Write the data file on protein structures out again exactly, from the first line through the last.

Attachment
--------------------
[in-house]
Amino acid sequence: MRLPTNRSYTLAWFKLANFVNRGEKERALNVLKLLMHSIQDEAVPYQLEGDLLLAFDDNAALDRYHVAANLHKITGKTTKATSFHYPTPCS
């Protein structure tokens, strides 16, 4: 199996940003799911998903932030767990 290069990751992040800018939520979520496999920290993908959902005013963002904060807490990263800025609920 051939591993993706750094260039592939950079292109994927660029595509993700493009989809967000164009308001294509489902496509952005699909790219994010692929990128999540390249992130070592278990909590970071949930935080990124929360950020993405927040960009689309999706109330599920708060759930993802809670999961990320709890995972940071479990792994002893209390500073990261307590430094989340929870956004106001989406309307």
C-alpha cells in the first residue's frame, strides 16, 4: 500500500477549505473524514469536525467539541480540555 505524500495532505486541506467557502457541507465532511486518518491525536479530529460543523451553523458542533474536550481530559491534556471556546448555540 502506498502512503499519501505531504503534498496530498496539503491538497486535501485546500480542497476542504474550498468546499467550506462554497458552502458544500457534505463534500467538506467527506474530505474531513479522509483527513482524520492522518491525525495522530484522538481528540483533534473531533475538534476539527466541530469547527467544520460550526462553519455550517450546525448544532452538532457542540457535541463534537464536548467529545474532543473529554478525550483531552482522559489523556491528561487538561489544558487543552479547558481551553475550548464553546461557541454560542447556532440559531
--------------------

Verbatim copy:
[in-house]
Amino acid sequence: MRLPTNRSYTLAWFKLANFVNRGEKERALNVLKLLMHSIQDEAVPYQLEGDLLLAFDDNAALDRYHVAANLHKITGKTTKATSFHYPTPCS
């Protein structure tokens, strides 16, 4: 199996940003799911998903932030767990 290069990751992040800018939520979520496999920290993908959902005013963002904060807490990263800025609920 051939591993993706750094260039592939950079292109994927660029595509993700493009989809967000164009308001294509489902496509952005699909790219994010692929990128999540390249992130070592278990909590970071949930935080990124929360950020993405927040960009689309999706109330599920708060759930993802809670999961990320709890995972940071479990792994002893209390500073990261307590430094989340929870956004106001989406309307």
C-alpha cells in the first residue's frame, strides 16, 4: 500500500477549505473524514469536525467539541480540555 505524500495532505486541506467557502457541507465532511486518518491525536479530529460543523451553523458542533474536550481530559491534556471556546448555540 502506498502512503499519501505531504503534498496530498496539503491538497486535501485546500480542497476542504474550498468546499467550506462554497458552502458544500457534505463534500467538506467527506474530505474531513479522509483527513482524520492522518491525525495522530484522538481528540483533534473531533475538534476539527466541530469547527467544520460550526462553519455550517450546525448544532452538532457542540457535541463534537464536548467529545474532543473529554478525550483531552482522559489523556491528561487538561489544558487543552479547558481551553475550548464553546461557541454560542447556532440559531